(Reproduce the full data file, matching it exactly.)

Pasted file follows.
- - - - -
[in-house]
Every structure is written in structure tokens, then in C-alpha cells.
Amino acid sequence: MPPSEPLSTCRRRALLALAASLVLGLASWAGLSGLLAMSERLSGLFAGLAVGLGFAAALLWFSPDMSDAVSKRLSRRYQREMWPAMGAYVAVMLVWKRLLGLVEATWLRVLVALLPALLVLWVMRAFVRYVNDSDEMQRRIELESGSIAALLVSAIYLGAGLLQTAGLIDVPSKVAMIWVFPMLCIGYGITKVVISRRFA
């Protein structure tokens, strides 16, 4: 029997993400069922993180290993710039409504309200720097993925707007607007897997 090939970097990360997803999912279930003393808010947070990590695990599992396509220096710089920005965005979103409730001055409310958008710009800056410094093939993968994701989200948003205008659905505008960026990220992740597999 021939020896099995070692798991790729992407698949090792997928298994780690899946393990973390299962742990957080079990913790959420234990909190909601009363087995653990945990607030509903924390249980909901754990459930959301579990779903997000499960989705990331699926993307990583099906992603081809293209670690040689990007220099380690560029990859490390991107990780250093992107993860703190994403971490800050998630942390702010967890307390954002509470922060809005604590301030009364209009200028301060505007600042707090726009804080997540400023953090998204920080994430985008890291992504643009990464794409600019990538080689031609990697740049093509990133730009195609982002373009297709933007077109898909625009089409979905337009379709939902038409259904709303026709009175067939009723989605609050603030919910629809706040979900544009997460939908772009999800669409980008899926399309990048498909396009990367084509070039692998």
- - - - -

[in-house]
Every structure is written in structure tokens, then in C-alpha cells.
Amino acid sequence: MPPSEPLSTCRRRALLALAASLVLGLASWAGLSGLLAMSERLSGLFAGLAVGLGFAAALLWFSPDMSDAVSKRLSRRYQREMWPAMGAYVAVMLVWKRLLGLVEATWLRVLVALLPALLVLWVMRAFVRYVNDSDEMQRRIELESGSIAALLVSAIYLGAGLLQTAGLIDVPSKVAMIWVFPMLCIGYGITKVVISRRFA
């Protein structure tokens, strides 16, 4: 029997993400069922993180290993710039409504309200720097993925707007607007897997 090939970097990360997803999912279930003393808010947070990590695990599992396509220096710089920005965005979103409730001055409310958008710009800056410094093939993968994701989200948003205008659905505008960026990220992740597999 021939020896099995070692798991790729992407698949090792997928298994780690899946393990973390299962742990957080079990913790959420234990909190909601009363087995653990945990607030509903924390249980909901754990459930959301579990779903997000499960989705990331699926993307990583099906992603081809293209670690040689990007220099380690560029990859490390991107990780250093992107993860703190994403971490800050998630942390702010967890307390954002509470922060809005604590301030009364209009200028301060505007600042707090726009804080997540400023953090998204920080994430985008890291992504643009990464794409600019990538080689031609990697740049093509990133730009195609982002373009297709933007077109898909625009089409979905337009379709939902038409259904709303026709009175067939009723989605609050603030919910629809706040979900544009997460939908772009999800669409980008899926399309990048498909396009990367084509070039692998």